Britain faces a “Major Public Health Challenge” caused by the impact of long-term loneliness on elderly people, two charities have warned.
Linked to dementia, depression and high blood pressure, chronic loneliness threatens the health of one in 10 older people.
With numbers set to surge 50 per cent to 1.5 million by 2028, AgeUK and the Campaign to End Loneliness say health professionals and local authorities must take urgent action.
Caroline Abrahams, director of AgeUK, said: “Loneliness is widespread among older people, leaving millions facing the ups and downs of later life largely alone.
“As the numbers of old people in our society increases, the problem is set to get worse unless we do more to help older people to avoid and overcome it.
“Mounting evidence shows loneliness has a serious impact on our mental and physical health – which in turn can lead to greater reliance on health and social care services – making it an issue we can ill afford to ignore.”
Titled “Promising approaches to reducing loneliness and isolation in later life”, the report details the impact of chronic loneliness – feeling lonely all or most of the time – can have on the health of older people.
The research uncovered that one in four (2.9 million) Britons aged 65 and over feel they have no one to go to for help and support. As well as serious implications for mental health, it found that chronic loneliness can be as harmful as smoking 15 cigarettes a day, increasing the risk of dementia, high blood pressure and depression.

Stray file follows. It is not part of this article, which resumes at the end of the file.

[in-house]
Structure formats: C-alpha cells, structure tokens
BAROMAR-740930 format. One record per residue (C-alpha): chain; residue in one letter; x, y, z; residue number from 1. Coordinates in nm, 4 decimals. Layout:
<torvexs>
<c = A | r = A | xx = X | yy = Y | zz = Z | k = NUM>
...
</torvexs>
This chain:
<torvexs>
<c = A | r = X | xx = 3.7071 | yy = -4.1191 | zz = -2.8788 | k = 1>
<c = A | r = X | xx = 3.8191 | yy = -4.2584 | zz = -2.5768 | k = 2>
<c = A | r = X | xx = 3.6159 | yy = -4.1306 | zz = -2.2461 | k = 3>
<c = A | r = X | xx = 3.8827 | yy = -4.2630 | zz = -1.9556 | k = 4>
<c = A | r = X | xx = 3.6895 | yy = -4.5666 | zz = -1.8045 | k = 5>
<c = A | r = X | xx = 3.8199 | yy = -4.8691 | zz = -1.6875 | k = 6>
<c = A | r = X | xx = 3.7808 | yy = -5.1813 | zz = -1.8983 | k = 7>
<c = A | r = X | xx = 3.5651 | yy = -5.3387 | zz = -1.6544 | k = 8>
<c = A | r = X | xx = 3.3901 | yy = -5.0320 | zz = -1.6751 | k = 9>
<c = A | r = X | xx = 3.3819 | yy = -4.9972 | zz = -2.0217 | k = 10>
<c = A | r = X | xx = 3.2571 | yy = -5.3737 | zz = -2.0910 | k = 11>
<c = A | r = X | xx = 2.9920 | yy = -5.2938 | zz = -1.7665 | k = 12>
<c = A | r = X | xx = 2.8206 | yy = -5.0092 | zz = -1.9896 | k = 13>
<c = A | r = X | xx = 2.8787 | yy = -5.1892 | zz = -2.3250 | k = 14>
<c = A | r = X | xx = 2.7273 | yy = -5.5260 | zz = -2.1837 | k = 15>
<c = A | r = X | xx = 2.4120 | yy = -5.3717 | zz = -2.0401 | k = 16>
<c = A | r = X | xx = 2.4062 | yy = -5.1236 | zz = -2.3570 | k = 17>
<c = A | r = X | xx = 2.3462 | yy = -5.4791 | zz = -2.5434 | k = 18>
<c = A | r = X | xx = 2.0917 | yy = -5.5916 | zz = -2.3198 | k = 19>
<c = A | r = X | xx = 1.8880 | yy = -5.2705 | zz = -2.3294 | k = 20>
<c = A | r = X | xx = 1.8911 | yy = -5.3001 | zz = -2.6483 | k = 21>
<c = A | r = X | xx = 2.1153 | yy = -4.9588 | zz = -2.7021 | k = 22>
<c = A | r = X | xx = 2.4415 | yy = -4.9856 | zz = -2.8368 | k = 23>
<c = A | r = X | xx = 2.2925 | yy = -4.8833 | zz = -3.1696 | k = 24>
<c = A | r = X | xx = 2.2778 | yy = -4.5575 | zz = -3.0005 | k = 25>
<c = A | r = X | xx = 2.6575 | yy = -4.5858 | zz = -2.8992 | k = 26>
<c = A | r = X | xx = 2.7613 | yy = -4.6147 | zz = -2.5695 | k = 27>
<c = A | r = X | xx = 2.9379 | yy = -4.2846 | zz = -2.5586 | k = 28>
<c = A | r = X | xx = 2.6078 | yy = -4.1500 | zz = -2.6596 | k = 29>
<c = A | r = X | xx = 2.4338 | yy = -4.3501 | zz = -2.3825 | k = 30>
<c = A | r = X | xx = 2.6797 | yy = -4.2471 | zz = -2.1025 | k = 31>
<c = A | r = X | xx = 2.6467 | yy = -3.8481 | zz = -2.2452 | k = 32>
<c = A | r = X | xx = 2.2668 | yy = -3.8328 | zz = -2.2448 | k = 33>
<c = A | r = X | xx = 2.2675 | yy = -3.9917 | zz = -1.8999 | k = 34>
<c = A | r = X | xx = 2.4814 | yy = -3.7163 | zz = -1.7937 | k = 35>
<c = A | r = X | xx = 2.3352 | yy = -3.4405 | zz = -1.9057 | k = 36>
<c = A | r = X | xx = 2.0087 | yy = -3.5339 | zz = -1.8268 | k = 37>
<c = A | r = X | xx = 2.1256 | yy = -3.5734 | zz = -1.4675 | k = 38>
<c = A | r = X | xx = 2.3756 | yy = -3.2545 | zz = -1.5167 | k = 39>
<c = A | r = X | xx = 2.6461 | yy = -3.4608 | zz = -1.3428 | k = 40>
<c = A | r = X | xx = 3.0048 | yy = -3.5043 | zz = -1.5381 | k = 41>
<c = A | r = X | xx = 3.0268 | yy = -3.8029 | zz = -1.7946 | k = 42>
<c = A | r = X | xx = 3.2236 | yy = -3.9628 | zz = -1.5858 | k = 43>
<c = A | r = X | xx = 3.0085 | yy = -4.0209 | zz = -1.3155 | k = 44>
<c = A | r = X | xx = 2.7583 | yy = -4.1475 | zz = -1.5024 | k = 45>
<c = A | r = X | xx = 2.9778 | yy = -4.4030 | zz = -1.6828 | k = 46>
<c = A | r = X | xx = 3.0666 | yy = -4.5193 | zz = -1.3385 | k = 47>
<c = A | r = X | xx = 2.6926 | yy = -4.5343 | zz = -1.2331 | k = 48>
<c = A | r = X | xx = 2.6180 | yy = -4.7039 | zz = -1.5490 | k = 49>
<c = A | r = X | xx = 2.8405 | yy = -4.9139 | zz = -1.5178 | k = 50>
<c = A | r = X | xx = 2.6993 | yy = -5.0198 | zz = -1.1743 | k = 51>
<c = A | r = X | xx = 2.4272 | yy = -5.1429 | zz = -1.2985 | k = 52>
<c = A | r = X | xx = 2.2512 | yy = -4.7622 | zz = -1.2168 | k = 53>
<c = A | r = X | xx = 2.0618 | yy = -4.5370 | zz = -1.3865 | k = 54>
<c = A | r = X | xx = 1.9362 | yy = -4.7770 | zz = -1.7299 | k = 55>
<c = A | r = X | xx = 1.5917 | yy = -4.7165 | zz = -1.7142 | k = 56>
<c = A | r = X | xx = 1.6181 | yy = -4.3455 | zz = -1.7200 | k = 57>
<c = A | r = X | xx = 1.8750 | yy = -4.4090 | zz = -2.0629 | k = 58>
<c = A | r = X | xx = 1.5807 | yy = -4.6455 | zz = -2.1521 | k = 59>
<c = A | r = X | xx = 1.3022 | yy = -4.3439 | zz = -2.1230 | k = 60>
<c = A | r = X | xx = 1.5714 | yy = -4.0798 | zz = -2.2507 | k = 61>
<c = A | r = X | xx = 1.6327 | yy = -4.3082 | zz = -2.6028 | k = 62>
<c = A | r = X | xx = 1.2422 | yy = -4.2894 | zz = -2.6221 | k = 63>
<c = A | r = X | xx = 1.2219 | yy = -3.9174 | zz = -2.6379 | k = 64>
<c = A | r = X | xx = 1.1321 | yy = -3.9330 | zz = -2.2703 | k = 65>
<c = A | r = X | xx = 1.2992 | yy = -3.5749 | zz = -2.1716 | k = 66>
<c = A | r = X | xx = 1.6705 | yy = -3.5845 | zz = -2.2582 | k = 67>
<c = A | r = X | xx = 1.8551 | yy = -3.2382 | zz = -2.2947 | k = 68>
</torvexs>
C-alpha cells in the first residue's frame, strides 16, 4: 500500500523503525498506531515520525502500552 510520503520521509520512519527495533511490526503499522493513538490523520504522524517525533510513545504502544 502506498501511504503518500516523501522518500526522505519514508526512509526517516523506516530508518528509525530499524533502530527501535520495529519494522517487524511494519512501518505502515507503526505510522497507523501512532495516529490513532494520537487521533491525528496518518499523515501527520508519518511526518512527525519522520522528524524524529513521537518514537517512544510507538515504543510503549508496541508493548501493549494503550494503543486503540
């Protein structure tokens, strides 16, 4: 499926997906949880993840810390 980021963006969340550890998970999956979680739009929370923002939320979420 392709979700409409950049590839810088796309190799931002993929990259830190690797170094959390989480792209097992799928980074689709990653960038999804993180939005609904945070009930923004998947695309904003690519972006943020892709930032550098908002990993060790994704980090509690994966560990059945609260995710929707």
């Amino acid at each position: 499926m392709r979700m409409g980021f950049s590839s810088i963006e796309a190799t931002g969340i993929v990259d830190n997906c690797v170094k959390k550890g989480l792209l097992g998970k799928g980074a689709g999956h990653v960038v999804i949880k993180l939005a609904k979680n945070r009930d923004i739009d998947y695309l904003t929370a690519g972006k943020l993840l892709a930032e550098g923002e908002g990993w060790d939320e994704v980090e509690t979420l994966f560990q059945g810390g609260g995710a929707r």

The report claims that health service funders and commissioners are suffering from a “knowledge gap” as they struggle to meet the challenge of chronic loneliness.
Highlighting figures showing that in 2014 around five million 65-year-olds had never used the internet, the study found that older people have difficulty accessing public transport services due to local transport cuts and high taxi prices.
The report suggests a framework of solutions aimed at improving access to technology and transport. And after finding that having friends and family nearby is important to older people than to younger generations, the report sets out strategies aimed at helping the elderly to be better socially connected.
Laura Alcock-Ferguson, director of the Campaign to End Loneliness, said: “Although facing tough budget choices local authorities want to know what can be done to tackle loneliness.
“We are offering this framework to those 51 per cent [of councils] who have promised to tackle the issue in their health and wellbeing board strategies.
With this they can put into place a comprehensive network of community to prevent and alleviate isolation and loneliness.